It’s a — it’s a cookbook! When I started this blog, I was expecting many things. I knew there would be films, comic books, and TV-series. I expected there would be music videos, some book covers, the odd painting perhaps. What I most definitely did not expect was a cookbook. A cookbook! Cookbooks contain recipes, not chess scenes; pictures of cheesecakes, not chess boards. At least, that is what I thought, until Het caravan kookboek [originally titled Caravan cookbook]1 was brought to my attention. There, on page 110, to the left of a recipe for olives with garlic, chilli, and parsley, we see two pictures of some guys at a chessboard.

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CIPC #143: Stone, Impending mate & Mated

Some twenty years ago, there was a regular contributor to the magazine Chess writing under the name C. P. Ravilious. He mainly wrote a column called Collectors’ corner, which had all sorts of interesting stories and pictures from the early history of chess, but sometimes he contributed standalone articles about similar topics and it is via one of those that I first encountered today’s subject: two engravings after pictures by Frank Stone. Apparently, these engravings were highly popular in chess circles somewhere around 1840. Why, I don’t know, because the art is nothing special and the pun is cheesier than a giant wheel of Gouda, but perhaps people were just so starved for anything chess-themed to hang on the wall of their club that they were willing to take anything.1

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CIPC #142: Nero Vol.143, De dood van Bompa

Nero is, or was at least, incredibly famous in Flanders and completely unknown outside of it. It is a comic with a cast of colourful characters, like Adhemar, the baby who lectures at Oxford, Abraham Tuizentfloot, the long-bearded pirate who fought at Trafalgar and Abukir, Petoetje, an adopted Papuan prince who became a pop star after dancing on his head, and many, many more. It was the brainchild of Marc Sleen who wrote and mostly drew the series for over fifty years and for more than 160 (one hundred sixty!) volumes: enough to gain a place in the Guinness world record book for longest running comic series drawn by the same person. Volume 143, De dood van Bompa [Bompa’s death], is the last instalment of a trilogy about Nero’s grandfather. It deals with his dead and the war between good and evil for his soul. In strip 28 we see him stuck in limbo:1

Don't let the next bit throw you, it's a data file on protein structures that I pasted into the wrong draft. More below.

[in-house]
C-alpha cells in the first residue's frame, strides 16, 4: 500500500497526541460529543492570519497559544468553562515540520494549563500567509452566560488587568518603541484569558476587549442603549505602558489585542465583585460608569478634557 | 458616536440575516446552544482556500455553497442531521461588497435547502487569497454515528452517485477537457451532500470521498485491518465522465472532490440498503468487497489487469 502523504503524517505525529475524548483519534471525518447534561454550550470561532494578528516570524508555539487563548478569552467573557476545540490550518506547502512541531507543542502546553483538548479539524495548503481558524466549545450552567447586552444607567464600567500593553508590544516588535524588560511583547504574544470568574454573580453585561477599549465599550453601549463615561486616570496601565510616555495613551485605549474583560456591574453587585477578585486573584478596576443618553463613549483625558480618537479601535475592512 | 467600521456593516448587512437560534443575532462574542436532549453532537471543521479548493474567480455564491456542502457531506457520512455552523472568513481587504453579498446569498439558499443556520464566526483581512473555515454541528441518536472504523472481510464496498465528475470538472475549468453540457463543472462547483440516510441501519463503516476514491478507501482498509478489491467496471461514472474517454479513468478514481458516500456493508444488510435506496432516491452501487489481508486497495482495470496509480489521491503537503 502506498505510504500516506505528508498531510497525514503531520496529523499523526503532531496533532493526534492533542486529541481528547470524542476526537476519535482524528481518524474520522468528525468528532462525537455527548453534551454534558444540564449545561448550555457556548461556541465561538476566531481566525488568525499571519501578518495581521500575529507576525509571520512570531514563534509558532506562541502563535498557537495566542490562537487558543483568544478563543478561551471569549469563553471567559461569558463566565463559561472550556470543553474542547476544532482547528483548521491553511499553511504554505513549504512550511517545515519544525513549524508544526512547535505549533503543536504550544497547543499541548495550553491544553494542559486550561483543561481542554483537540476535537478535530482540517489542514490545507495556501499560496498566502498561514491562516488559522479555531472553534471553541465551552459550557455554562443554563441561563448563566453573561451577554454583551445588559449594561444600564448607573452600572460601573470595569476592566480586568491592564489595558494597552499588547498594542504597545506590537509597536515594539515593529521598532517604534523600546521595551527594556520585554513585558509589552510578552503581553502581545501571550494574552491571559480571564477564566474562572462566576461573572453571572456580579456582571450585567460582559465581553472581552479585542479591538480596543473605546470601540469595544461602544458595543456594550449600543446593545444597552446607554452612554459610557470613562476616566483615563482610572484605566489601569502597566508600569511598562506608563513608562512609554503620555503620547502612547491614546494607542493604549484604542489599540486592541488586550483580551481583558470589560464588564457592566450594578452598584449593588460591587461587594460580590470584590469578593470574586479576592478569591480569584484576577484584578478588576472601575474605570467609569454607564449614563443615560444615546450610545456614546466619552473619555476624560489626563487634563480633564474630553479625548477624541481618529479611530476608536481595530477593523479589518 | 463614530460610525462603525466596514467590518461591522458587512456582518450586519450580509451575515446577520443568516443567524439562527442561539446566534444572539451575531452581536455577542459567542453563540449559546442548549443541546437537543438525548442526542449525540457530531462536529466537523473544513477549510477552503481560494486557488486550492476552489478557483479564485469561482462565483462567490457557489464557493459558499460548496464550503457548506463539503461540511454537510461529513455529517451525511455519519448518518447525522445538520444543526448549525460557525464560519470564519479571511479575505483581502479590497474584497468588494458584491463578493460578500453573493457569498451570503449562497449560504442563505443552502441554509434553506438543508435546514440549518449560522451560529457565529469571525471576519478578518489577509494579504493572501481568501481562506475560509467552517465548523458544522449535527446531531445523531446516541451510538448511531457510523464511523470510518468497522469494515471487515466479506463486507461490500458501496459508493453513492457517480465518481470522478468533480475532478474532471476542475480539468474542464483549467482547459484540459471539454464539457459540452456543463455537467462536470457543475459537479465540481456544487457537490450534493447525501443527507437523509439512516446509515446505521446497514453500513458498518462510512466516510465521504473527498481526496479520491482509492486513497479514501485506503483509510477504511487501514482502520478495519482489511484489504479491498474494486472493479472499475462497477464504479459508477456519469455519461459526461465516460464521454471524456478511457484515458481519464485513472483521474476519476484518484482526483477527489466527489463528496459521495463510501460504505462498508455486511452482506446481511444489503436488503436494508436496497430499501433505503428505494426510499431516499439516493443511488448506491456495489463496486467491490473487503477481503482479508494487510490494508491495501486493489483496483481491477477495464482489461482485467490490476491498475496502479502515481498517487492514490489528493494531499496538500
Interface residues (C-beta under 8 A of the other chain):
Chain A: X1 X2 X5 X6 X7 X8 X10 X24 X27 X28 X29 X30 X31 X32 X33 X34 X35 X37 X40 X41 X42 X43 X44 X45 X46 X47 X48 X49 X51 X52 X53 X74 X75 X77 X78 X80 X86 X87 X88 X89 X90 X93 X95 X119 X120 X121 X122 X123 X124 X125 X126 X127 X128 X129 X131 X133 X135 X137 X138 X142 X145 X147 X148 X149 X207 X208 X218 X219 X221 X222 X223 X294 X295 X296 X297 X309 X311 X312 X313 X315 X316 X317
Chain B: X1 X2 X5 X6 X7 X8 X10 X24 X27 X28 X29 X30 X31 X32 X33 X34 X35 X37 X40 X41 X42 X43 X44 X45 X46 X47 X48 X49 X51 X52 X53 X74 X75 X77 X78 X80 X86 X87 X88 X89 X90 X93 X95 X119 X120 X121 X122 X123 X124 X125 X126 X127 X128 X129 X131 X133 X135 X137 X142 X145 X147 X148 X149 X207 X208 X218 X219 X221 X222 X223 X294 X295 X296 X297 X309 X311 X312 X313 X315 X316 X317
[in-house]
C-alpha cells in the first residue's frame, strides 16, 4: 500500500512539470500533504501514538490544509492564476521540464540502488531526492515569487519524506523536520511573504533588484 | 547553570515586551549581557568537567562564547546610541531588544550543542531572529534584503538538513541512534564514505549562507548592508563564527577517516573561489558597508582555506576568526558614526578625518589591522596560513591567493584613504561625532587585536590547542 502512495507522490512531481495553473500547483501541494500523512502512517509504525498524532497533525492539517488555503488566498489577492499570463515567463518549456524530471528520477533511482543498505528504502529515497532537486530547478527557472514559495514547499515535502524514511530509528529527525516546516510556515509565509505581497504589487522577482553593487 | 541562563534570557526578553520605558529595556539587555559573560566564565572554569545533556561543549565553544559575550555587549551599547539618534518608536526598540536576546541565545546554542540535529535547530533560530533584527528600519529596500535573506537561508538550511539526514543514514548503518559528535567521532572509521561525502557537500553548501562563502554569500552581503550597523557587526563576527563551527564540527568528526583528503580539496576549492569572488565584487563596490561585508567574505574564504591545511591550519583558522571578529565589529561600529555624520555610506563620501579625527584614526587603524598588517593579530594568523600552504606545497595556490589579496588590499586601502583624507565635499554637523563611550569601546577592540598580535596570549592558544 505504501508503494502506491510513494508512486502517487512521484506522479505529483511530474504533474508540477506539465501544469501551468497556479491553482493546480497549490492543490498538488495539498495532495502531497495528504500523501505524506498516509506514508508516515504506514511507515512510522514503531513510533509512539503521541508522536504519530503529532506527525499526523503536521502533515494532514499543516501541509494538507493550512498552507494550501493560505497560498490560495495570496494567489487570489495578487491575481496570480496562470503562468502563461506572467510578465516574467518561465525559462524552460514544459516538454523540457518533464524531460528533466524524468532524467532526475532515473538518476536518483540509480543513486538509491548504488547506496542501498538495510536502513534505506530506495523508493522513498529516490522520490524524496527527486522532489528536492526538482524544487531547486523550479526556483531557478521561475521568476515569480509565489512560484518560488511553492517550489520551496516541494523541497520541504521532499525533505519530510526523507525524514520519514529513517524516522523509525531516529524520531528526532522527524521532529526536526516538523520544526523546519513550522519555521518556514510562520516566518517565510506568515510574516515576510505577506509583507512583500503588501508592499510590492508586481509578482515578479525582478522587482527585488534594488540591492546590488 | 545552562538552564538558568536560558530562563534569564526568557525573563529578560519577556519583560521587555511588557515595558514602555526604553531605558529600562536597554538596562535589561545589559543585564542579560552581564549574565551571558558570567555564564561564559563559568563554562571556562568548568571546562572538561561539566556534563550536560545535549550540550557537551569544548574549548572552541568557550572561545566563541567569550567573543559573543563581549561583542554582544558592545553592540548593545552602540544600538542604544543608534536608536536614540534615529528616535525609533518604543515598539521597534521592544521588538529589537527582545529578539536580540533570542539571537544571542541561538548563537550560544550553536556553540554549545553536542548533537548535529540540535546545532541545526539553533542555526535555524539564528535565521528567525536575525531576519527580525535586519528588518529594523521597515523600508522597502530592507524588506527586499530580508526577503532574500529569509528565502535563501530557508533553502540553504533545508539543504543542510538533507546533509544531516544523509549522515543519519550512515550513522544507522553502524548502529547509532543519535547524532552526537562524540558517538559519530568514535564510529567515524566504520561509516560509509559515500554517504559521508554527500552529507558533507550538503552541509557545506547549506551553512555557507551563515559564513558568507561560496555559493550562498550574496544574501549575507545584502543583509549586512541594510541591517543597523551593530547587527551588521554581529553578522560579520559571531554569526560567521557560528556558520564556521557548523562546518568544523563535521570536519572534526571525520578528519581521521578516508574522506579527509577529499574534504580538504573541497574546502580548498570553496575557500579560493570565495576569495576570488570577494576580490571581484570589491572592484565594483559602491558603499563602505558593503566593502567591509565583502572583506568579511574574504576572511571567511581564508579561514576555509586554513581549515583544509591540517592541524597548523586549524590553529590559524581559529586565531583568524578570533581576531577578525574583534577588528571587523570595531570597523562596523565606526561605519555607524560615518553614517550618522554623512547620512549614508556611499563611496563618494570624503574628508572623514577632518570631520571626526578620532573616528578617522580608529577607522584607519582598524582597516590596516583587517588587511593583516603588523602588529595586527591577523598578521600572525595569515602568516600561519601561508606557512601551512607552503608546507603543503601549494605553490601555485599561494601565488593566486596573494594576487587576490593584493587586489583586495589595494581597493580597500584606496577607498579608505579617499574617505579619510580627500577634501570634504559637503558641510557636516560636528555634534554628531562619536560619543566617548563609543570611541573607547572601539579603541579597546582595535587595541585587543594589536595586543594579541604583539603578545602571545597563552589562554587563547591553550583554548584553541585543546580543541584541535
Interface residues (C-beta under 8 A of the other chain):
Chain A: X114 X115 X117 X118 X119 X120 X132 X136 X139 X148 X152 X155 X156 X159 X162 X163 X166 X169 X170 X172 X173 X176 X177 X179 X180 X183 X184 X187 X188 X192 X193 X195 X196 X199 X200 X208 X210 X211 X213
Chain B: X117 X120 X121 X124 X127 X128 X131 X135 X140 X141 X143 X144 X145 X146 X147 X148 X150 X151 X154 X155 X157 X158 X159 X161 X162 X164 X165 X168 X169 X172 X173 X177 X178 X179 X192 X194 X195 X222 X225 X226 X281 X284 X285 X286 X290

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CIPC #141: La Bayadère (bis)

‘Wait!’ I hear you exclaim, ‘La Bayadère? Didn’t you talk about that before?’ I did! In fact, it is the same Makarova adaptation of Petipa’s choreography that I’ll be talking about today – but this time it’s the Royal Opera House, with Ovsyanikov conducting and Rojo, Acosta, and Nuñez doing the dancing. Since the choreography is the same, there is also some chess but, of course, a different production means a different chess scene.1 This is what the second scene of the first act looks like this time:

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CIPC #140: Final move

One thing I haven’t done yet this year, is commenting on a chess-themed movie. More than a hundred blog posts ago, I commented on Lang leve de koningin and shortly before that on Knight moves. And for today, I found another one! It’s called Final move, the tag-line is ‘your next move may be your last’ and the ‘i’ in ‘final’ is a white queen which has been shot in the head, as you can see below. There’s going to be murder, action, suspense, and most of all chess. The cover promises us David Carradine, of Kill Bill fame, and Matt Schulze, from The fast and the furious. Let’s do this!